Flying into the future
So can we anticipate three-hour flights to Australia?
No, I don't expect there to be an accompanying tourism boom. The hypersonic aircraft would most likely be used by the military or for space travel.
NASA and the Air Force Office of Scientific Research awarded you a five-year grant worth up to half a million dollars. What are you working on?
Two postdoctoral students and I are developing new ultra-high-performance ceramic composite materials capable of sustaining hypersonic flight temperatures of 2,000 degrees Celsius.
How will you test the materials?
We're using multi-scale simulation techniques ranging from quantum chemical calculations to multimillion-atom simulations and continuum methods.
Doesn't NASA already use heat-resistant, high-performance materials in things like rocket nozzles?
Yes, but a rocket nozzle is used one time. For the two or three minutes after the blast, the materials can sustain that. But with a hypersonic vehicle, this extreme environment needs to be sustained much longer. You want something reusable that doesn't require an incredibly high amount of maintenance.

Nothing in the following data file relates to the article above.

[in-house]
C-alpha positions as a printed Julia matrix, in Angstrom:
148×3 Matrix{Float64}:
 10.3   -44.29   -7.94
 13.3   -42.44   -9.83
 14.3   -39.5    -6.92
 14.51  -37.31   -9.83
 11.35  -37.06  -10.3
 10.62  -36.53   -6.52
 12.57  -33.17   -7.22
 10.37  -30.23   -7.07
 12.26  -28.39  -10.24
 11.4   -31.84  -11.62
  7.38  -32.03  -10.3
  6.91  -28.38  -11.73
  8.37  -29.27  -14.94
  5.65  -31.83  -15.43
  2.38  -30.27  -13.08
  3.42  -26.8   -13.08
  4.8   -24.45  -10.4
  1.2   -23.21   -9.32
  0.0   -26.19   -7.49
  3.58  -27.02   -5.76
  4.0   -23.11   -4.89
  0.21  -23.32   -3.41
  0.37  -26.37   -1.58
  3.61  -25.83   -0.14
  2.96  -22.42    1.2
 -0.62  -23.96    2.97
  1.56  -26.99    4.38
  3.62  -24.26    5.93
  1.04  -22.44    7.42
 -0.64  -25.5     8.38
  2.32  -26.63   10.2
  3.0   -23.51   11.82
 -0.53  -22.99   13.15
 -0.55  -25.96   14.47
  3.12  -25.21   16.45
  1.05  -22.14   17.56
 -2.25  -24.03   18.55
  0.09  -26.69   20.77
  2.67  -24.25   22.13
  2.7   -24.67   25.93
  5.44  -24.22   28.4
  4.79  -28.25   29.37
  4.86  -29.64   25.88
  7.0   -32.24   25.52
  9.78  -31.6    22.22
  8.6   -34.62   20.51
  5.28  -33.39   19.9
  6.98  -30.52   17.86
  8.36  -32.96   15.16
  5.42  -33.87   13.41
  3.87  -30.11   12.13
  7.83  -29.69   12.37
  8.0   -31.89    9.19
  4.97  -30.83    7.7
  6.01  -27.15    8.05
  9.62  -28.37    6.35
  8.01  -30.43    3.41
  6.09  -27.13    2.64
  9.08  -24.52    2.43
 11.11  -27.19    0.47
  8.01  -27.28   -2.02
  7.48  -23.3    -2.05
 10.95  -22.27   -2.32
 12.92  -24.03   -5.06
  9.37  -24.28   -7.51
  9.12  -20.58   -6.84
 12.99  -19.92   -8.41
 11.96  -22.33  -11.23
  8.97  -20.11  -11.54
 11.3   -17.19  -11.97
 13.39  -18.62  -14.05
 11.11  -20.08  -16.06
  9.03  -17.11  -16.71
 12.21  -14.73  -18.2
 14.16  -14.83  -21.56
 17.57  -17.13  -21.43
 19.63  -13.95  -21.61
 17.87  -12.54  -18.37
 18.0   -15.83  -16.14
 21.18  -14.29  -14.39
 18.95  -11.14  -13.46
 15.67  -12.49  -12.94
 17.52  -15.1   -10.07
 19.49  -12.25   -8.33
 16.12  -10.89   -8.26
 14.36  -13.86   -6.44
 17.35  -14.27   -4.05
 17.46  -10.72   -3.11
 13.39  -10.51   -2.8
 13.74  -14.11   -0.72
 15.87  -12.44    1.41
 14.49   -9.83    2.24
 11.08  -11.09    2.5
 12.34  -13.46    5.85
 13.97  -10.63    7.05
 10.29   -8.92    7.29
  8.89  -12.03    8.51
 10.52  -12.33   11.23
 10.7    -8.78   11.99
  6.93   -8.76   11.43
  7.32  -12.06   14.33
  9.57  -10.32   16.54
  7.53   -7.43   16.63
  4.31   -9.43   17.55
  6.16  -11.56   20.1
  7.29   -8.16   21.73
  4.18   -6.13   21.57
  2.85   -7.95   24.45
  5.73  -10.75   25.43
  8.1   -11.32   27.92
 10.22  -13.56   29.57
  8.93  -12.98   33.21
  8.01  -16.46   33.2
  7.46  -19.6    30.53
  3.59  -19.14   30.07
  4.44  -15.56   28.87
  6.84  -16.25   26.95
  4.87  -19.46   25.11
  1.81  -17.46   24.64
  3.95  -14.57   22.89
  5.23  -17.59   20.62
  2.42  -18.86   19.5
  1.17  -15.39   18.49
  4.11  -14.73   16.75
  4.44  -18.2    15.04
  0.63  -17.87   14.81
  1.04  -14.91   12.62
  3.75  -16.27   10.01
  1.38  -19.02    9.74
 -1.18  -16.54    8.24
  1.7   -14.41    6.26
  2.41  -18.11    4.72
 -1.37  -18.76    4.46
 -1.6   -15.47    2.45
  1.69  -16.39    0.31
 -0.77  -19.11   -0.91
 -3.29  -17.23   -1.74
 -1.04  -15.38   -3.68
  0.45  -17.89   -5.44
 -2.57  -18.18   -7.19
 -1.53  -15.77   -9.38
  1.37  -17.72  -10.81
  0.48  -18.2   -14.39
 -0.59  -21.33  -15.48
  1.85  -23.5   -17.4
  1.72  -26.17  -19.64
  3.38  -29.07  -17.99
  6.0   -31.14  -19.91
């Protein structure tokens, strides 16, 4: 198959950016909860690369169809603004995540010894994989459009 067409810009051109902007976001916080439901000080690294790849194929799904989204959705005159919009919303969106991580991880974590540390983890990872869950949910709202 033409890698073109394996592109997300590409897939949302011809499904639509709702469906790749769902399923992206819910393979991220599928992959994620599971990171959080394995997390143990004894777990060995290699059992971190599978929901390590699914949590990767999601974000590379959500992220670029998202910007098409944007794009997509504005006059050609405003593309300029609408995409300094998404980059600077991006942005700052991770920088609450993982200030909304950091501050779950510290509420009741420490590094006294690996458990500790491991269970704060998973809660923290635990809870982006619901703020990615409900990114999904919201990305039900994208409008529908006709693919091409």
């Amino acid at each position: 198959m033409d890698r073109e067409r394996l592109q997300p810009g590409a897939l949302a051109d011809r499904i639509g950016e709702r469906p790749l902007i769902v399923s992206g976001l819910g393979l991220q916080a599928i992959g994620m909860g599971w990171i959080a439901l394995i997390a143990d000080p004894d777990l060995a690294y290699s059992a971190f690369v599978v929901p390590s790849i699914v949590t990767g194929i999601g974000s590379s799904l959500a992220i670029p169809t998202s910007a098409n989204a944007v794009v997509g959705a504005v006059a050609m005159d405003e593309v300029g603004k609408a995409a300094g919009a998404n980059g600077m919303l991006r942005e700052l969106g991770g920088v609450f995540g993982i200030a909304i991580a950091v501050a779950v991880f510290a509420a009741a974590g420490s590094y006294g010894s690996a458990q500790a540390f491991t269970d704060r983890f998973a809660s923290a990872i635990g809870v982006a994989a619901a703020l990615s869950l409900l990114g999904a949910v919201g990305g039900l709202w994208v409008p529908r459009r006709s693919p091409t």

Given that, could erosion also be a problem?
Yes. At hypersonic speed, the wear caused by air reduces the lifetime of the structure. The ceramic composite must be hard and durable enough to withstand this erosion at high speed and high temperature.
Could such materials be used in other things?
The possibilities are endless. Speed-of-flight is only one application. Developing materials capable of sustaining super-high temperatures could, for example, lead to more efficient energy plants.
What's the timeline for all this?
Our first findings will be released in about a year, and the materials could be developed within 10 to 15 years. I believe we'll have a hypersonic aircraft within 30 years.